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The regiment was formed in Oct. 1745. Recruited from men from highland or near highland areas, and from highlanders owing no particular allegiance to any chief.

Glenbucket also recruited from the Duke of Gordon's estates, where he gained a reputation as "A most terrifying press officer", driving in every able bodied man and boy he could find. He also took every horse, not excepting those belonging to the duke. The jacobite authorities demanded that landowners should supply an able bodied man for the army, for every £100 (scots) of landed rent, alternatively they could pay £5 (sterling) in lieu of a man. Allegations were rife at the time that the Jacobites were more interested in getting the money than the recruits. Old John Gordon of Glenbucket however always refused offers of money instead of men.

The original size of the regiment is not known, but at Culloden it is listed as being 200 strong, but by that time it may have been well down on its strength due to losses and desertion, as was the entire Jacobite army.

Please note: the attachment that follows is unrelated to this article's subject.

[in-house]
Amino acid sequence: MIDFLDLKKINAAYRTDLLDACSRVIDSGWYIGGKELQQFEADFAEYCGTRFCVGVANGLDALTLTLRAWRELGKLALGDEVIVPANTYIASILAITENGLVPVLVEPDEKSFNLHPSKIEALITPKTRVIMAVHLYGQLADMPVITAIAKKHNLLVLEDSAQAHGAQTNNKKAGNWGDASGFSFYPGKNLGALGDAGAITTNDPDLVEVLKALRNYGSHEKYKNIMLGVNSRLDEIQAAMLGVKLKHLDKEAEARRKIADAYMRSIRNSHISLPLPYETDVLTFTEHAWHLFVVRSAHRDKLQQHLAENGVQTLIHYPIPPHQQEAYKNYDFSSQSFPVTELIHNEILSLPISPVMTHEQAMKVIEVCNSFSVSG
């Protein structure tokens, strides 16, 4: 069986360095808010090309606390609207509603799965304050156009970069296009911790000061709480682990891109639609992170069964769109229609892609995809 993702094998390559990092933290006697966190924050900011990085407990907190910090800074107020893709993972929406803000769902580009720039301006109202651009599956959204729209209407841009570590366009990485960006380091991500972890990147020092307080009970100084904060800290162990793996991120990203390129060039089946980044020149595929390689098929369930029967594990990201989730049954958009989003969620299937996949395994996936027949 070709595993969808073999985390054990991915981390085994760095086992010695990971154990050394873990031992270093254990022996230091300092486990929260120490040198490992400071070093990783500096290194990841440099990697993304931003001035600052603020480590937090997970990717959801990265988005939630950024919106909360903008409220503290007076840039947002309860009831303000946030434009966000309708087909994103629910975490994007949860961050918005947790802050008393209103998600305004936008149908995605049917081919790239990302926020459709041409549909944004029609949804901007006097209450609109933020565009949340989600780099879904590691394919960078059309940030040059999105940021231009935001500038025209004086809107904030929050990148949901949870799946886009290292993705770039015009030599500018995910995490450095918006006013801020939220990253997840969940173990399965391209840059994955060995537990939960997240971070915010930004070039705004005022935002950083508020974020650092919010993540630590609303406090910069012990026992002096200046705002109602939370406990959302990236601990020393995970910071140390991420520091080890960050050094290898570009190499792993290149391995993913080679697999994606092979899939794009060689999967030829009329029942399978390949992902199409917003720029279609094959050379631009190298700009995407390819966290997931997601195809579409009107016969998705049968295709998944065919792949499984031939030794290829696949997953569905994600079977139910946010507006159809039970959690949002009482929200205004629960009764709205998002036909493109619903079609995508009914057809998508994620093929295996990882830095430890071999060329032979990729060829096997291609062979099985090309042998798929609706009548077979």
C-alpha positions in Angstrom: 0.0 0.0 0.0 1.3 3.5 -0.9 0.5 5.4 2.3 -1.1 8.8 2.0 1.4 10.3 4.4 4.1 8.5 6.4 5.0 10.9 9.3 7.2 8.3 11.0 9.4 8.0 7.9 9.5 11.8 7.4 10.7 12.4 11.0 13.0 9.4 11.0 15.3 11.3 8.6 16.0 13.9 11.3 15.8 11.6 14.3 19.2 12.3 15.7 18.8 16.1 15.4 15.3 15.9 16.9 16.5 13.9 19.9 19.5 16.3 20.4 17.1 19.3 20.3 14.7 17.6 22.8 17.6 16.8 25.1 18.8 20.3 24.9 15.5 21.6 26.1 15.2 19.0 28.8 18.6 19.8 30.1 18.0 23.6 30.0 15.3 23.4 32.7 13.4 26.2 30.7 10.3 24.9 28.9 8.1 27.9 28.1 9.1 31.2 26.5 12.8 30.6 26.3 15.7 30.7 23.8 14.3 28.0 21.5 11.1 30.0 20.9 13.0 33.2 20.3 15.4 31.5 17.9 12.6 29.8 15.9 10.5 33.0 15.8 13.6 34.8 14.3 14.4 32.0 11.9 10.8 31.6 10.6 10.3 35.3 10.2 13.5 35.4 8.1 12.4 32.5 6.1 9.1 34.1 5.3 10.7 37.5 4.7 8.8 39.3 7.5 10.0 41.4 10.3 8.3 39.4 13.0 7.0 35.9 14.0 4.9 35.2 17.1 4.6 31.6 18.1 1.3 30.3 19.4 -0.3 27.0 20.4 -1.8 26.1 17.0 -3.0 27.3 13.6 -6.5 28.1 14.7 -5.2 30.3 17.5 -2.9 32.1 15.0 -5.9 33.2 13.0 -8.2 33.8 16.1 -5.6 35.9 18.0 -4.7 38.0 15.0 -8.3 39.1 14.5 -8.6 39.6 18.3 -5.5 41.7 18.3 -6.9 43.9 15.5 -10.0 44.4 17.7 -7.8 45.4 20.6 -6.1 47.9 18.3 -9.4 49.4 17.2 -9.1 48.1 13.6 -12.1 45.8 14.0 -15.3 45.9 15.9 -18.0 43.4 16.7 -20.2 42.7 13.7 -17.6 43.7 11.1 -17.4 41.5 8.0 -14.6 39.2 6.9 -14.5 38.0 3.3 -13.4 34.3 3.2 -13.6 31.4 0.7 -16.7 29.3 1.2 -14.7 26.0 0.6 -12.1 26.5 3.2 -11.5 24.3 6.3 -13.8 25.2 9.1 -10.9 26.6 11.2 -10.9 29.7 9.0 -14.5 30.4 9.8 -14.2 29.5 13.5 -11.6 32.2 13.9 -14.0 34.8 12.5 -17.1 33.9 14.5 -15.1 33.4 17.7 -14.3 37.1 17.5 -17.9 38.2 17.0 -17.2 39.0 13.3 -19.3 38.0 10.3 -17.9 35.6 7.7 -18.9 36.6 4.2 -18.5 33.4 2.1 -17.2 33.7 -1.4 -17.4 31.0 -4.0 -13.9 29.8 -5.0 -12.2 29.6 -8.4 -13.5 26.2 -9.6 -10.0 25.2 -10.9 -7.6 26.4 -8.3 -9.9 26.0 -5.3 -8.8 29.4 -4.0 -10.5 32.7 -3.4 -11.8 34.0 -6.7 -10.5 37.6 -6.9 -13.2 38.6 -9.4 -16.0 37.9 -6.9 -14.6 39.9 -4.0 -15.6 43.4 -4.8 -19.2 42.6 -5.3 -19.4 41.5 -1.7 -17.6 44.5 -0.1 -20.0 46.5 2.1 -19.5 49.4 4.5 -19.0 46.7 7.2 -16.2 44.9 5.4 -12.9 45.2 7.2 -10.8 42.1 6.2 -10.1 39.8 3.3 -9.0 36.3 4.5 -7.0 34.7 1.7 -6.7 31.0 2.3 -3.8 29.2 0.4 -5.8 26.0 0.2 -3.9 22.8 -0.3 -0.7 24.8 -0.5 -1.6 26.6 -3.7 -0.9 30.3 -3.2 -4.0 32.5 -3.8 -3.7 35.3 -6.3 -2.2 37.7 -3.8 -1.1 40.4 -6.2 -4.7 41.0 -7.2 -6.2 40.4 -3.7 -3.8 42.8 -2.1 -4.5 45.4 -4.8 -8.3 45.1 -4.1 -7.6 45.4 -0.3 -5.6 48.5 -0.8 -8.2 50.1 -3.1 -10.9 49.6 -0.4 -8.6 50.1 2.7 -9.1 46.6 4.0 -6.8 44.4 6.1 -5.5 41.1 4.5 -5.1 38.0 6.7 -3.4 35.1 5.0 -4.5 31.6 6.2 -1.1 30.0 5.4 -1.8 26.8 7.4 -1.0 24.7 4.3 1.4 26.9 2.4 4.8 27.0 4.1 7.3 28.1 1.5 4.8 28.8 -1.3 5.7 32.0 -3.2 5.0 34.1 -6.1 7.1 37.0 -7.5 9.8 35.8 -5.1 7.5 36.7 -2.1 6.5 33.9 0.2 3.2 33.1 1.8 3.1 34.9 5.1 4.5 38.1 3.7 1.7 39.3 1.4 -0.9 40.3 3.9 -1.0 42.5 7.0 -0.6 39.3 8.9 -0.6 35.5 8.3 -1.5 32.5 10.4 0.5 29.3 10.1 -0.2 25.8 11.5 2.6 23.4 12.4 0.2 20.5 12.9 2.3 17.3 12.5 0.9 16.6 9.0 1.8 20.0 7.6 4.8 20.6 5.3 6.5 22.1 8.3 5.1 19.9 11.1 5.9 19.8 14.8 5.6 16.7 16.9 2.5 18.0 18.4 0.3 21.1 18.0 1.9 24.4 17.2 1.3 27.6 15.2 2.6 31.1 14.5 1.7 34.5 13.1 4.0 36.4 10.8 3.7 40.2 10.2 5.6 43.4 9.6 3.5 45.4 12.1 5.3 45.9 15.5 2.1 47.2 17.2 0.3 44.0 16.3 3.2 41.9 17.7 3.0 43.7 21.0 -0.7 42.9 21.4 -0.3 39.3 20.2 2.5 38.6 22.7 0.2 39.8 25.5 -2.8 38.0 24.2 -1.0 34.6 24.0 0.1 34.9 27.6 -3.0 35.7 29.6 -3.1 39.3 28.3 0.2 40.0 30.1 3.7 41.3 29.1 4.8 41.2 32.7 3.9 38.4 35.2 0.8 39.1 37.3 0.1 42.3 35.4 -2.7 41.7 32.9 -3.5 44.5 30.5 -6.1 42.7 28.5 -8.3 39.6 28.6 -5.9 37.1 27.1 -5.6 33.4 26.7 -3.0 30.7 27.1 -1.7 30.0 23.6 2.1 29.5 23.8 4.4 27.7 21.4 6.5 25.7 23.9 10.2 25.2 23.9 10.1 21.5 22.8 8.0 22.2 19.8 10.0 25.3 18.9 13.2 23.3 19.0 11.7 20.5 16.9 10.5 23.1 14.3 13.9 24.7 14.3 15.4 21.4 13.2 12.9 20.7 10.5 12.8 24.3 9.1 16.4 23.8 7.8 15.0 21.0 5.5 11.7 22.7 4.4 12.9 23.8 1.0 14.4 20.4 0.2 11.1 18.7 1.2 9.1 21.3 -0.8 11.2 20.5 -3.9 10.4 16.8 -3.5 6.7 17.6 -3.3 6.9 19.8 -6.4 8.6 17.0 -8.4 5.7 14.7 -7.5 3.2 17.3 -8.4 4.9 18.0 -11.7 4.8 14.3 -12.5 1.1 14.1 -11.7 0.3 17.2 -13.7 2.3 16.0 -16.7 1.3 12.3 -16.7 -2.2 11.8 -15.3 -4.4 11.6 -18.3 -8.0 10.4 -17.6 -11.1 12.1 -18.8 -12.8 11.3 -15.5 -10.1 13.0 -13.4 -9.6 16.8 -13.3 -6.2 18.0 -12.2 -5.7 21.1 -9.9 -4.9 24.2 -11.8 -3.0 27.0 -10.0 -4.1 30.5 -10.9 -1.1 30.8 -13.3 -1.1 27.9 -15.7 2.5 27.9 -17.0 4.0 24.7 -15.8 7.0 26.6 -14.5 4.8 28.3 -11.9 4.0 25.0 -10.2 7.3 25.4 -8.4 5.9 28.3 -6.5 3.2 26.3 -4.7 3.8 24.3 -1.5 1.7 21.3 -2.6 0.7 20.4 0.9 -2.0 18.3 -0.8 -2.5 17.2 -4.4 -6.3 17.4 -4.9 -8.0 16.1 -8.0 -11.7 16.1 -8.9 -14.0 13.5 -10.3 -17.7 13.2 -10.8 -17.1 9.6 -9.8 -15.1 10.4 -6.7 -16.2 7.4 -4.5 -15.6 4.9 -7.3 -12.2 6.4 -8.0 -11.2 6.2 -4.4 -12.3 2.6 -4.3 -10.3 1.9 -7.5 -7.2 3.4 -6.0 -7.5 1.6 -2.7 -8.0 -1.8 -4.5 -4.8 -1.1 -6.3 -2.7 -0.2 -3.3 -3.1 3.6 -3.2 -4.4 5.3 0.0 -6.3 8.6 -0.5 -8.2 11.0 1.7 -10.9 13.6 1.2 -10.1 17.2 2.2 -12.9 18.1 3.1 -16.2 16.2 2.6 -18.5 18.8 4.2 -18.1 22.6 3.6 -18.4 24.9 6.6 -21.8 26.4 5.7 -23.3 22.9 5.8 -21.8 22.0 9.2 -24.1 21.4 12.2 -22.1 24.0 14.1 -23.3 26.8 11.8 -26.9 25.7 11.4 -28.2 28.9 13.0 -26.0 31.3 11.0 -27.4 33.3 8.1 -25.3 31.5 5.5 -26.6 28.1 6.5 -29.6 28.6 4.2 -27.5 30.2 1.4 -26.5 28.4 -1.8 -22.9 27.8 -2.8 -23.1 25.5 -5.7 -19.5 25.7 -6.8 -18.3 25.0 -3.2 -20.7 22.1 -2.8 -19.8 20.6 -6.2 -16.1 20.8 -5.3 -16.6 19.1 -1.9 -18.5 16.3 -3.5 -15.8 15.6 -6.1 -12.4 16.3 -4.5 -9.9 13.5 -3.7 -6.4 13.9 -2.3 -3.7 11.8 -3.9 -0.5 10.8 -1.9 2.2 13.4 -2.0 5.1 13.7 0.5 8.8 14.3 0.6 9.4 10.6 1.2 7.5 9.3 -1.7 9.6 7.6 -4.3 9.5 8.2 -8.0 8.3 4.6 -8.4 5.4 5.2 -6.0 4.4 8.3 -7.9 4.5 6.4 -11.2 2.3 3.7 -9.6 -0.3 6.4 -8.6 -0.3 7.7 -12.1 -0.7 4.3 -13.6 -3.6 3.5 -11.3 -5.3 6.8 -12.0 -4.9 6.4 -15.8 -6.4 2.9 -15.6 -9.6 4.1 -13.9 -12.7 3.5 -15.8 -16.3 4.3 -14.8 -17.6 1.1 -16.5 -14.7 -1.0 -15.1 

It is known that the regiment was quite well equipped as, Murray of Broughton recorded that Gordon of Glenbucket's and the first battalion of Lord Ogilvy's were both equipped with arms captured from Cope's army at Prestonpans. But evidence suggests that by the time of Culloden, the entire Jacobite army was armed with French and Spanish muskets to simplify the ammunition supply.

Ruthven barracks....

Ruthven barracks

It is also known that Glenbucket's had at least two cannon, which they used at Ruthven barracks. The regiment seems to have been quite well organised and disciplined, Colonel O'Sullivan, one of the Prince's Irish staff officers, commented that "John Gordon of Glenbucket was the only Scot I ever knew, who was able to start at the hour fixed".